Many economists (not all) might agree that it would be lovely if we lived in an Edenic utopia in which everyone did the best for society without thought of themselves. But almost all economists recognize that self-interest is a powerful force that must be dealt with, and therefore that economic policy must be designed on the assumption that people will try to maximise their own good, rather than society’s. Similarly, foreign policy assumes that states will act in their own interest, and try to design a foreign policy that works within that constraint [bold mine-DL]. The netroots (and many libertarians), who have a more idealistic theoretical model, are outraged. They are particularly outraged because they see that in certain cases, such as Iraq, their prescription would have produced a better outcome. ~Megan McArdle
First, foreign policy does not assume this, but traditional foreign policy realists assume this. It remains unclear to me how accepting that states act out of self-interest requires anyone to endorse interventionist foreign policy prescriptions or the rather open-ended ” war for vital interests, whatever they may be” position. It is not clear to me that people who object to wars of aggression are espousing an “idealistic” worldview, unless we would like to say now that only “idealists” are interested in opposing the principal crime for which the war criminals at Nuremberg were executed. Undoubtedly, all states operate out of their self-interest. One of the basic red lines of international law, of the international system itself, is that no state should be able to pursue that self-interest through an aggressive war. It was to provide a mechanism to prevent such acts, theoretically, that international organisations such as the U.N. were created in the first place. Respecting the sovereignty of other states is one of the bonds that is supposed to hold the international state system together. Apparently, Drezner believes that the Foreign Policy Community generally agrees that this rule does not apply to the United States.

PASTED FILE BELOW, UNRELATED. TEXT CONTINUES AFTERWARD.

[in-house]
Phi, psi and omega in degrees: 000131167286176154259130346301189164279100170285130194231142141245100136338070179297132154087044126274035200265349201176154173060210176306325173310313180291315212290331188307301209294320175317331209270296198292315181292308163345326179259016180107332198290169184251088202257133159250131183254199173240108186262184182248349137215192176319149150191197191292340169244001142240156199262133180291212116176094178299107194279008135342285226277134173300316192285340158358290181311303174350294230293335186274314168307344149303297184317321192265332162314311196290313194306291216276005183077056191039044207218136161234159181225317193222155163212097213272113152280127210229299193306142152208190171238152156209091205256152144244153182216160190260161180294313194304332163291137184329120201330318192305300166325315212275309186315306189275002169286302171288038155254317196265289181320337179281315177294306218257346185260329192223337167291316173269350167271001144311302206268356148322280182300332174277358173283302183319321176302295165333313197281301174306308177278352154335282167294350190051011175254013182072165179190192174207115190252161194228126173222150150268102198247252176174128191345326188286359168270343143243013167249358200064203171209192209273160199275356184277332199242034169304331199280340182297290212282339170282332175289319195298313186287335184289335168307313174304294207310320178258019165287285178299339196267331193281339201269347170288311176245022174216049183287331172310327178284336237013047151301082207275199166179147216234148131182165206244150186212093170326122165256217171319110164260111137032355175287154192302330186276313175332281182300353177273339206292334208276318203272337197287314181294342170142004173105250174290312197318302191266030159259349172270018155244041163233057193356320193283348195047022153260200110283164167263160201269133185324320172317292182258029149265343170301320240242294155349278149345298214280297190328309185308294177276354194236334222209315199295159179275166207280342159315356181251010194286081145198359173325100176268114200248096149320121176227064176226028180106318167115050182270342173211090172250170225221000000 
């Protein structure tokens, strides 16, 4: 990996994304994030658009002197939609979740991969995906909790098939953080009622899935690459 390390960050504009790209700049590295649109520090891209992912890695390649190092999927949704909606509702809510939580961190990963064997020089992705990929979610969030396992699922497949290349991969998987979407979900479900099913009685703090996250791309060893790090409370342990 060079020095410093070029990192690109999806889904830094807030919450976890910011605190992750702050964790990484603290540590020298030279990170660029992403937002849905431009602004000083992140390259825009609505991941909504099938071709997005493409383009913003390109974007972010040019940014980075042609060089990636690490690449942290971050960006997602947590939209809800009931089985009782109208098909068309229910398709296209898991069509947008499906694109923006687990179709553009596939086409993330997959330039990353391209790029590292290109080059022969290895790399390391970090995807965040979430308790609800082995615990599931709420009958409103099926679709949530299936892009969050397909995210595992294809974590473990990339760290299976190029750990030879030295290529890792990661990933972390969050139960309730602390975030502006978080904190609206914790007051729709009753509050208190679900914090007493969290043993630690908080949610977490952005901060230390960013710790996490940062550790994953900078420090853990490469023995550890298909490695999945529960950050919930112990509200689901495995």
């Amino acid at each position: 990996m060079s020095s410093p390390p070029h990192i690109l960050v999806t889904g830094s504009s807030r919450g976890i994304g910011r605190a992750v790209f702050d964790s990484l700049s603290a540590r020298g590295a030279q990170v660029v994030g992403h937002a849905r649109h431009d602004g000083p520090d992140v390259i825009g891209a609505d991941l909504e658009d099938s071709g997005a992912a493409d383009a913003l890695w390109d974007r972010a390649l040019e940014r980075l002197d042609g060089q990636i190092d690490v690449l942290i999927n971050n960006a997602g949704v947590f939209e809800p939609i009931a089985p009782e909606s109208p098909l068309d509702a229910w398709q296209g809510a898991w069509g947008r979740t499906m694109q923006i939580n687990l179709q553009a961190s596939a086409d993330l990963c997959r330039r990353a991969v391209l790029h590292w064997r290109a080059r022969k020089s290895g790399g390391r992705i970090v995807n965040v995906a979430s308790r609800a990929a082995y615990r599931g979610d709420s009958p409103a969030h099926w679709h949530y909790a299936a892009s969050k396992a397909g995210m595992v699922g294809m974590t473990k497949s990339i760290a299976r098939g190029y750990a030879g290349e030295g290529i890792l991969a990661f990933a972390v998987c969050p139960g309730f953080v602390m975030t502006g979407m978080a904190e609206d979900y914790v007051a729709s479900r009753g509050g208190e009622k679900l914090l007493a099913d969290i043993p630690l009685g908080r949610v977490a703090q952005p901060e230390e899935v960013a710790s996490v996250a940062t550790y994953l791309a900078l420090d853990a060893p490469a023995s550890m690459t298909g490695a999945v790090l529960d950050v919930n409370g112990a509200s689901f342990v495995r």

The formulation of which Drezner approves declares that the interests of some states or perhaps just one state take precedence over the constraints of that system. If this were an economic model, it would be a near-monopolistic system in which the monopolist is allowed to steal and destroy the property of everyone else if he has a “vital” need to do so. It is curious that Drezner would basically confirm the worst possible indictment of the Foreign Policy Community, which is that it is fundamentally biased in favour of illegal and aggressive warfare, but he seems to have done just that.